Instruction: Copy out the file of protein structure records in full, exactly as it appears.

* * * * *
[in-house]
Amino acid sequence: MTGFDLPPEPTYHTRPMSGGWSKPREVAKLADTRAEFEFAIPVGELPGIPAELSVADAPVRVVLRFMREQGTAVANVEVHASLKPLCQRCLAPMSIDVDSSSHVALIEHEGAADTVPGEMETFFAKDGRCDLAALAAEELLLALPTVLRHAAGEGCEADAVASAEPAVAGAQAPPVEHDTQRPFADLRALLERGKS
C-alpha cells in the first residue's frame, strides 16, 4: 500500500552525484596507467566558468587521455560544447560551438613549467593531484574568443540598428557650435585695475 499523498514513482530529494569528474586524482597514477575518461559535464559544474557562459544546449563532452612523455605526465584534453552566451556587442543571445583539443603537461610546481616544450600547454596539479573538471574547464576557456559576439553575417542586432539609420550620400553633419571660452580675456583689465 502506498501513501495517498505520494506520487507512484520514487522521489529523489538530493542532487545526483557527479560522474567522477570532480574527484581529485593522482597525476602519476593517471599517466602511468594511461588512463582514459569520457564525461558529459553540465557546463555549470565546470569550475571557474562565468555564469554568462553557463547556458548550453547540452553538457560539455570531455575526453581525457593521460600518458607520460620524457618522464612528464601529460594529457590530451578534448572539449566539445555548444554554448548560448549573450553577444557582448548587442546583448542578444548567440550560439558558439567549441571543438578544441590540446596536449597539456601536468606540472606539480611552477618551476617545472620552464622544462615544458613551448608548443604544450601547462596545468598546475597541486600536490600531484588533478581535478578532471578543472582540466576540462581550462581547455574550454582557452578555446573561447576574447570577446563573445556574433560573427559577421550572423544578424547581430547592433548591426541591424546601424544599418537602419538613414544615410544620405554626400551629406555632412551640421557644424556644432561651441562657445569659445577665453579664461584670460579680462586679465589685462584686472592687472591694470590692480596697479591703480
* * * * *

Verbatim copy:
[in-house]
Amino acid sequence: MTGFDLPPEPTYHTRPMSGGWSKPREVAKLADTRAEFEFAIPVGELPGIPAELSVADAPVRVVLRFMREQGTAVANVEVHASLKPLCQRCLAPMSIDVDSSSHVALIEHEGAADTVPGEMETFFAKDGRCDLAALAAEELLLALPTVLRHAAGEGCEADAVASAEPAVAGAQAPPVEHDTQRPFADLRALLERGKS
C-alpha cells in the first residue's frame, strides 16, 4: 500500500552525484596507467566558468587521455560544447560551438613549467593531484574568443540598428557650435585695475 499523498514513482530529494569528474586524482597514477575518461559535464559544474557562459544546449563532452612523455605526465584534453552566451556587442543571445583539443603537461610546481616544450600547454596539479573538471574547464576557456559576439553575417542586432539609420550620400553633419571660452580675456583689465 502506498501513501495517498505520494506520487507512484520514487522521489529523489538530493542532487545526483557527479560522474567522477570532480574527484581529485593522482597525476602519476593517471599517466602511468594511461588512463582514459569520457564525461558529459553540465557546463555549470565546470569550475571557474562565468555564469554568462553557463547556458548550453547540452553538457560539455570531455575526453581525457593521460600518458607520460620524457618522464612528464601529460594529457590530451578534448572539449566539445555548444554554448548560448549573450553577444557582448548587442546583448542578444548567440550560439558558439567549441571543438578544441590540446596536449597539456601536468606540472606539480611552477618551476617545472620552464622544462615544458613551448608548443604544450601547462596545468598546475597541486600536490600531484588533478581535478578532471578543472582540466576540462581550462581547455574550454582557452578555446573561447576574447570577446563573445556574433560573427559577421550572423544578424547581430547592433548591426541591424546601424544599418537602419538613414544615410544620405554626400551629406555632412551640421557644424556644432561651441562657445569659445577665453579664461584670460579680462586679465589685462584686472592687472591694470590692480596697479591703480